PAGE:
Hot food idea needs a spark

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There's no "magic bullet" when it comes to functional foods. Some act to lower cholesterol, build bones or increase joint flexibility, but they don't cure heart disease, osteoporosis or arthritis. Similarly, there appears to be no magic bullet for functional foods marketing.

The potential for the category seems boundless as baby boomers age -- according to Modern Maturity, consumers age 85-plus are the fastest-growing population group, and by 2050 there will be 4.2 million centenarians. Yet one after another, otherwise successful food marketing giants are discontinuing or drastically trimming back their "nutraceutical" offerings. Campbell Soup Co. and Kellogg Co. bailed out on their failed Intelligent Quisine and Ensemble lines, respectively, and McNeil Consumer Products scaled back Benecol -- originally conceived as a Healthy Choice-style megabrand -- to a single spread line.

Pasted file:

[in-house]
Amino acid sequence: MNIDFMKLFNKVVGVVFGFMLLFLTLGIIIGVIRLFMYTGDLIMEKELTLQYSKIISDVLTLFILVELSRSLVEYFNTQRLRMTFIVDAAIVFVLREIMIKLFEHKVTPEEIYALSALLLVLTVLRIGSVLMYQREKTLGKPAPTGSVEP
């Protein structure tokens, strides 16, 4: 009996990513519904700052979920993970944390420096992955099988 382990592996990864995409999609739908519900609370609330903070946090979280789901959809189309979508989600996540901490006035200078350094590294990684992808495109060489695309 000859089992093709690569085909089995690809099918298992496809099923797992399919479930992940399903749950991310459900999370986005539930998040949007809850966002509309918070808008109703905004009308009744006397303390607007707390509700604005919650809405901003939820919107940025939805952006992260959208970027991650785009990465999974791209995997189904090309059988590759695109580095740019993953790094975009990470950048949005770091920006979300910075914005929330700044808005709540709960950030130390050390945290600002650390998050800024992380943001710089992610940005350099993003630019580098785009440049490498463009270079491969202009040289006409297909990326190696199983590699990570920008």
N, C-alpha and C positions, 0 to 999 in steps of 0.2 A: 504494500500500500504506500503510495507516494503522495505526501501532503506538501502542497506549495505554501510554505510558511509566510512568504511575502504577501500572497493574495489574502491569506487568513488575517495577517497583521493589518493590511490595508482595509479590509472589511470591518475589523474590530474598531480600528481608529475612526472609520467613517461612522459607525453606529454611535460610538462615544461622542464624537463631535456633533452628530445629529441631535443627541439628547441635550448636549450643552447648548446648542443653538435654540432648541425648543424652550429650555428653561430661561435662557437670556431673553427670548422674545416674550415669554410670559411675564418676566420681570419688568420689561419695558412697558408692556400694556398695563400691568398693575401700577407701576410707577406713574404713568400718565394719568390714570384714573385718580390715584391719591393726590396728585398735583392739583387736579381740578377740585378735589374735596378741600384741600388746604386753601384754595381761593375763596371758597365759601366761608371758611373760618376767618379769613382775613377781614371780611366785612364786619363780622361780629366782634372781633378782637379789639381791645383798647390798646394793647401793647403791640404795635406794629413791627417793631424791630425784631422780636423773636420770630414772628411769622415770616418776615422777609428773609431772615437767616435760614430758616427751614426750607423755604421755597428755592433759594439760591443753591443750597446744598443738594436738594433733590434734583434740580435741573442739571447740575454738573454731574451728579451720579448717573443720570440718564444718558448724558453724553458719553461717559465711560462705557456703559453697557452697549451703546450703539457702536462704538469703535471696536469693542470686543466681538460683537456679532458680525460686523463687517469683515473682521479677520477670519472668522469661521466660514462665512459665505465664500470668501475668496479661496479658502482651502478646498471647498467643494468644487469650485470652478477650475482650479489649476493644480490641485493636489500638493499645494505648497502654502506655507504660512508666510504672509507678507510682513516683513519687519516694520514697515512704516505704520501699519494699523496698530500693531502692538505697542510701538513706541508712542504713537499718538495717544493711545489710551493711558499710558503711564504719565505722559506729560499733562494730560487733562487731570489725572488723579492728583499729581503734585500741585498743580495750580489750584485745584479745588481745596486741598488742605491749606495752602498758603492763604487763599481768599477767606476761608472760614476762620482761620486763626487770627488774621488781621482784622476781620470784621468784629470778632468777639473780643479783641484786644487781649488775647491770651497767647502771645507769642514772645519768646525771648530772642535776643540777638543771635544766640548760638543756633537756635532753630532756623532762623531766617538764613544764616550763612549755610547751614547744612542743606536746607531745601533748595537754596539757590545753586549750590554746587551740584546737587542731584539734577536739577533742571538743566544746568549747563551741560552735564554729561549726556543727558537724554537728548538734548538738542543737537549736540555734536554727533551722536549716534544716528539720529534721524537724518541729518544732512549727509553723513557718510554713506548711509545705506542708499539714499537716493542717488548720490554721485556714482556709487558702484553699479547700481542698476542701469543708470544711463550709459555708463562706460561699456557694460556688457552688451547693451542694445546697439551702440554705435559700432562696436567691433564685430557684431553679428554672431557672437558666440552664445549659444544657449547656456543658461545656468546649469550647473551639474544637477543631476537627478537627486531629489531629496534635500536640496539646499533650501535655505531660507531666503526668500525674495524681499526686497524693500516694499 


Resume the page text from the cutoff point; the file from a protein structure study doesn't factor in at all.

"It's a challenge to educate people on the difference between Benecol and a low-fat margarine," a McNeil spokeswoman offered as a reason for its Benecol cutbacks. That's quite a statement considering the company initially allocated $80 million in media advertising to that task.

Certainly, functional food marketers must walk a fine line regarding health claims, and they've wisely enlisted physicians and health experts to further their cause. Still, something is missing in the marketing. Perhaps the Benecols are moving too fast into too many categories before their brand name is established -- or are turning off the advertising too early. Quite possibly, prices -- at $5 for a package of margarine -- are too high for seniors on limited incomes. Maybe product benefits aren't clearly enough communicated -- or are communicated in an unappetizing, medicinal way.

There may be no marketing cure-all for functional foods. But the category's unrealized potential should give players food for thought.

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